Tuesday, December 20, 2011

A New Mathematica Programming Style, Part Two

The list of abbreviated operators from which this table was generated is in the previous post (Part One). Now we continue the slides from my 2007 presentation of a new Mathematica dialect.

Suggestions for Wolfram Research
  • Use the Precedence table in documentation instead of Operator Input Forms table
  • Add mouseover Tooltips with Precedence to all abbreviated operators so we can readily see their Precedence
  • Map Tones on to all abbreviated operators' Tooltips, scaled appropriately, so we can mouseover them and hear their Precedence
  • And liberate Tones from CellularAutomata; Tones should permeate Mathematica—Mathematica should sound like R2D2
Questions for Wolfram Research
  • How does PrecedenceForm work?
  • How do the "structural elements," all having Precedence = 670, work?
  • Why not make Comma right-associative with actual Precedence 670 so we can write multiple-argument Prefix functions like this:
f@a,b,c := g@i,j,k

Next: Syntax Problems 3, 4, 5 and 6

Nested matchfix violates various programming good practices

"The guiding principle [of the order of statements of code] is the Principle of Proximity: Keep related actions together."

 GraphicsRow[{Graphics[Disk[]], Graphics[Disk[]], Graphics[Disk[]]},
  Spacings -> Scaled[i], Frame -> True, Dividers -> All],  {i, .1, 1}]

"If you draw a box around each statement, they should not overlap."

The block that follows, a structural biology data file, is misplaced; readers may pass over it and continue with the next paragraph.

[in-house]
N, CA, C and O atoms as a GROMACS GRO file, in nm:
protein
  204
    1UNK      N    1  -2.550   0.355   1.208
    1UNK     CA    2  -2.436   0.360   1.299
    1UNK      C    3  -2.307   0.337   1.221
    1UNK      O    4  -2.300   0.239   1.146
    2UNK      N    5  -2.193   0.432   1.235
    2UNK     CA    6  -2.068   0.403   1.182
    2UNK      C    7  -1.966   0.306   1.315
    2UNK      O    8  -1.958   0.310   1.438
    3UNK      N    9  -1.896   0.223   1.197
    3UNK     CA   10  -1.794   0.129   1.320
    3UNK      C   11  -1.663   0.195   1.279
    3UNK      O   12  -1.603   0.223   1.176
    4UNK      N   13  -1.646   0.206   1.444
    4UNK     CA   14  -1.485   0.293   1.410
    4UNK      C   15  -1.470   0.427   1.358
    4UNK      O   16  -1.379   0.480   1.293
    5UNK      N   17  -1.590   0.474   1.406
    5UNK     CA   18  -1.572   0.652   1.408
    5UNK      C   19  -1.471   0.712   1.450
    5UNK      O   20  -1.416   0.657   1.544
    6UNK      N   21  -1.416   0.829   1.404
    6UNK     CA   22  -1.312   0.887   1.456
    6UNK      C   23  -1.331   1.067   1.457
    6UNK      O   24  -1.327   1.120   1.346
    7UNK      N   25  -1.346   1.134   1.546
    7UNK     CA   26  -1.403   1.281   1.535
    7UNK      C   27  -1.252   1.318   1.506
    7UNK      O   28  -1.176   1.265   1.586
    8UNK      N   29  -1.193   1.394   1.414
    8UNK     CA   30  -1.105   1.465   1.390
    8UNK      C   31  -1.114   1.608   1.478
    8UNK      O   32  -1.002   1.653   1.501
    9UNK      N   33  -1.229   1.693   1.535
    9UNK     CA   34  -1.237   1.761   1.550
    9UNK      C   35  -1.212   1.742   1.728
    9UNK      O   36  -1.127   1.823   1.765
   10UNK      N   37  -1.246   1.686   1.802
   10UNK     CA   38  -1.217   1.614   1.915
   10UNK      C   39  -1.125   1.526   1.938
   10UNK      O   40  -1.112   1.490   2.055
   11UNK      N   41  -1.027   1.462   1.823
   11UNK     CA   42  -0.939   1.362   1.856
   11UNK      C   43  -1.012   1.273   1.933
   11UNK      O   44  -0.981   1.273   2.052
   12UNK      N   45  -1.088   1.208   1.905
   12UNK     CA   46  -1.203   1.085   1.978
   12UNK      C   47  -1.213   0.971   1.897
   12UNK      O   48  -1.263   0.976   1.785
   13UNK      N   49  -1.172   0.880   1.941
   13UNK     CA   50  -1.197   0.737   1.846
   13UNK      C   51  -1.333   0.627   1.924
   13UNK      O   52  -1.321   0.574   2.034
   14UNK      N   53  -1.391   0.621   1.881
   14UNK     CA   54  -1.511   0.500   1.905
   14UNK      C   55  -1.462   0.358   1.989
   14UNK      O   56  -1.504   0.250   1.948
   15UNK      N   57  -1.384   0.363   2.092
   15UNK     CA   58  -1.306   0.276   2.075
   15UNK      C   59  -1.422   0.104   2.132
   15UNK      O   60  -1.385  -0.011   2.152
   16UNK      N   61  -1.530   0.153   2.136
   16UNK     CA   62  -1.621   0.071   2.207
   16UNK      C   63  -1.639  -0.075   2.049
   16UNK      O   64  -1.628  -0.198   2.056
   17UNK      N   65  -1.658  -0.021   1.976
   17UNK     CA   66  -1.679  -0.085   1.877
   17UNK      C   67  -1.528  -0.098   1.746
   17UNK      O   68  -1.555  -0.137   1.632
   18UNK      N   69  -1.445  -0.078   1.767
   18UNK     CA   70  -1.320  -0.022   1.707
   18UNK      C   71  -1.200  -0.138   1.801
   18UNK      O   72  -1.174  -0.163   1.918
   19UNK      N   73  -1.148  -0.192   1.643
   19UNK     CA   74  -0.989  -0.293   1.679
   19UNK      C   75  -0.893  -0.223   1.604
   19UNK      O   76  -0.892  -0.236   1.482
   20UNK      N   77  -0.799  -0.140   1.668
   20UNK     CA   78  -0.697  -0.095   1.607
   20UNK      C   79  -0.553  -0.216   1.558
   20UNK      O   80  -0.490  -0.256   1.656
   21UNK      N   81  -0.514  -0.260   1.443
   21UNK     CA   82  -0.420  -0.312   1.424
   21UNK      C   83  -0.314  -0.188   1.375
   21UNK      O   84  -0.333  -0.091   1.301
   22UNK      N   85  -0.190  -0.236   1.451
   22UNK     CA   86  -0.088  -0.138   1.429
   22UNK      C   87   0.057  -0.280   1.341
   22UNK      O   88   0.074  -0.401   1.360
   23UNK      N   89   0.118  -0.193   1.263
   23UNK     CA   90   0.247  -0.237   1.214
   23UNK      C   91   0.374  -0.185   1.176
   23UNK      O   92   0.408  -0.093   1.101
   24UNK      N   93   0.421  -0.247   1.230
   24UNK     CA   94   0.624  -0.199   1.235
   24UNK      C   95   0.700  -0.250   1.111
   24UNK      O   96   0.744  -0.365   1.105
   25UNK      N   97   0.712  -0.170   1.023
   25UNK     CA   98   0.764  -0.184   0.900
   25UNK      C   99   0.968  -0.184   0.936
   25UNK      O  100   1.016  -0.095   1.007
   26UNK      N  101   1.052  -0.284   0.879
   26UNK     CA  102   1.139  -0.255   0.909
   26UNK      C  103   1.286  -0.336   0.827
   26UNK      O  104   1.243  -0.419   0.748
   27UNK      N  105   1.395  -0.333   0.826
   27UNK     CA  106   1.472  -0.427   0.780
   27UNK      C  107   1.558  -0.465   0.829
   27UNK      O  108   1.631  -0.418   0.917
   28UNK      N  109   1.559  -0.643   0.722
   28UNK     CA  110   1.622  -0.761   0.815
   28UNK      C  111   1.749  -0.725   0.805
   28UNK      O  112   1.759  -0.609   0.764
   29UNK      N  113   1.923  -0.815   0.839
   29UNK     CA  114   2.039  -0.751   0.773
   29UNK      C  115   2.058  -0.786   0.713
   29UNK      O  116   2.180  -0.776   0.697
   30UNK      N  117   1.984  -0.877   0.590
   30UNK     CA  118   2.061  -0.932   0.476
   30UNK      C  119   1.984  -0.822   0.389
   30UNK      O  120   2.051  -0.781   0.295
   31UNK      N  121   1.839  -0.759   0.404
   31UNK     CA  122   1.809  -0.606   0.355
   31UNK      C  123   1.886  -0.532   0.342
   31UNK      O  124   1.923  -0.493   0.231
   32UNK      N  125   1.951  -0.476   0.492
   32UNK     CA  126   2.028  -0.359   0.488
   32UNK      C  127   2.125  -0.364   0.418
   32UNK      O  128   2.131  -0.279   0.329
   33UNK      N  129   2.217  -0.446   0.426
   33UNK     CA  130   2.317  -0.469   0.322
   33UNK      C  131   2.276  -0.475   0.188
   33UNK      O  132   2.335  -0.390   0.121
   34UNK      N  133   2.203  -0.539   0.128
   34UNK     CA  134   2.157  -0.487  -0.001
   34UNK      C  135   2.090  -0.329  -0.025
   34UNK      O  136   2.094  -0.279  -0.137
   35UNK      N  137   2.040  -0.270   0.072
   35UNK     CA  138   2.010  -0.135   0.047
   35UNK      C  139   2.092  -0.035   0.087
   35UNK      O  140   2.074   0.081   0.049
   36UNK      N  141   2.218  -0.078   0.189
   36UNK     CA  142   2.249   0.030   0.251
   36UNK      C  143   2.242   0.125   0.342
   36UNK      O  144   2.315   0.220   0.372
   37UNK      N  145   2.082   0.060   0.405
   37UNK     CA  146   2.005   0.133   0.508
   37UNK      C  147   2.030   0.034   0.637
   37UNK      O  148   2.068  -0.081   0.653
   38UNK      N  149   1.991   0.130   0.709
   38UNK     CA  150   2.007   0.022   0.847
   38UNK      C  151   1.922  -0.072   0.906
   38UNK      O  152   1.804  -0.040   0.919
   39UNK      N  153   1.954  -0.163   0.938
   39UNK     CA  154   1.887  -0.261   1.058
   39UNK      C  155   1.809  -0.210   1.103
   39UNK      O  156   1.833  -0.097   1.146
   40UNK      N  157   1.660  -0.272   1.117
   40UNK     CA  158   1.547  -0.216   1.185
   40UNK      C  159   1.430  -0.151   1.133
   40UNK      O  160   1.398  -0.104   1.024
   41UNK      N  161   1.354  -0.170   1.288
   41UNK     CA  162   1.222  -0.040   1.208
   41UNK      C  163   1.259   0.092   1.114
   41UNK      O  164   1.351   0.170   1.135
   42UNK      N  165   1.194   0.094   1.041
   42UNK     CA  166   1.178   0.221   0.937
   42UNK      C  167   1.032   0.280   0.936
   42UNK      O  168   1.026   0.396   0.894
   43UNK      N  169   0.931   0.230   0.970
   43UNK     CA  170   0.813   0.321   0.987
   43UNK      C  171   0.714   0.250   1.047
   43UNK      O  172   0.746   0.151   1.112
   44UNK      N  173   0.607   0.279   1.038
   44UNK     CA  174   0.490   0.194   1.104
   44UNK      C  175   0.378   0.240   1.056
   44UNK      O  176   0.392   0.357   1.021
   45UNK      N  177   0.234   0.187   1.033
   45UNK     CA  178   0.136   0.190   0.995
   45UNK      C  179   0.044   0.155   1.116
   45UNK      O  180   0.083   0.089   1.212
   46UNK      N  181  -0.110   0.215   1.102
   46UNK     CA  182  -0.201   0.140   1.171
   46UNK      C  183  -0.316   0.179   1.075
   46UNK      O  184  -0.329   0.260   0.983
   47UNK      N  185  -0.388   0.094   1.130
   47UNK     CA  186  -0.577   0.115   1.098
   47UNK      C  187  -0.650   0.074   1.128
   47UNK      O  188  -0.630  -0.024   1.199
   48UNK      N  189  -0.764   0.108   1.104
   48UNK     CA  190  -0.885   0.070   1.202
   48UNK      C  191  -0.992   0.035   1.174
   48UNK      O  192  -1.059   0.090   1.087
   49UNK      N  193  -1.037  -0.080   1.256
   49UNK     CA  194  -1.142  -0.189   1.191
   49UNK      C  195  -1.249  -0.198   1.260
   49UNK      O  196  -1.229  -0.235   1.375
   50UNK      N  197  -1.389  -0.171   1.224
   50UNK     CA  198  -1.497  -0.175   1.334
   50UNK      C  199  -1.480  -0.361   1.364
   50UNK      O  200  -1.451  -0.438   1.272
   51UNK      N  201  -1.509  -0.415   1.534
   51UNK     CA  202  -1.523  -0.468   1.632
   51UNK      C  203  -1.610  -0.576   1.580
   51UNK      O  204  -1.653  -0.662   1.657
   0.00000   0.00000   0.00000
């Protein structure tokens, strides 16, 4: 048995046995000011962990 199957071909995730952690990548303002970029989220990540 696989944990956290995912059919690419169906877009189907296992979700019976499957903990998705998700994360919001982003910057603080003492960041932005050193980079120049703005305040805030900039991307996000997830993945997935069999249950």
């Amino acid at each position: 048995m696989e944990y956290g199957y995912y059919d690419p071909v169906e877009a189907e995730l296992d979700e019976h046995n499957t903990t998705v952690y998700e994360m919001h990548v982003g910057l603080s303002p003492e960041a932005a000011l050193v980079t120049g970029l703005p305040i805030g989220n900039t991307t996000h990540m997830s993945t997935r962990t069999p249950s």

"As a general principle, make the program read from top to bottom rather than jumping around. Experts agree that top-to-bottom order contributes most to readability."

"The Fundamental Theorem of Formatting is that good visual layout shows the logical structure of the program."
-Steve McConnell, Code Complete

'The price paid for functional style programs without excess auxiliary variables is "a large number of brackets."'
  -Michael Trott

Postfix "afterthought" functions can't take arguments, which stymies extended command-line programming

For example, how do you enter options for Plot:

3 Cos[x] + 2 Cos[2 x] + Cos[3 x] //Plot[ ??]

Initiates to functional programming need to learn to think "inside out" or right-to-left

Procedural programmers are often less than thrilled with functional syntax

We would like to write code to emphasize what's important and downplay what's not

Illustration of Matchfix Readability Problems

Compare three versions of a simple function using increasing numbers of optional arguments

Note the violation of the Principle of Proximity

Do boxes drawn around statements overlap?

In example #3, note the code is structured to emphasize whichever expression we wish, in this case, GraphicsRow, not Manipulate, which is just the "wrapper"

Manipulate[GraphicsRow[{Graphics[Disk[]], Graphics[Disk[]], Graphics[Disk[]]},
  Spacings -> Scaled[i], Frame -> True, Dividers -> All],  {i, .1, 1}]

Manipulate[ GraphicsRow[{Graphics[Disk[]], Graphics[Disk[]], Graphics[Disk[]]},
  Spacings -> Scaled[i], Frame -> True, Dividers -> All,
  Alignment -> {Center, Center} , AlignmentPoint -> Center,
  AspectRatio -> Automatic, Axes -> False, AxesLabel -> None,
  AxesOrigin -> Automatic, AxesStyle -> {}, Background -> None,
  BaselinePosition -> Automatic, BaseStyle -> {},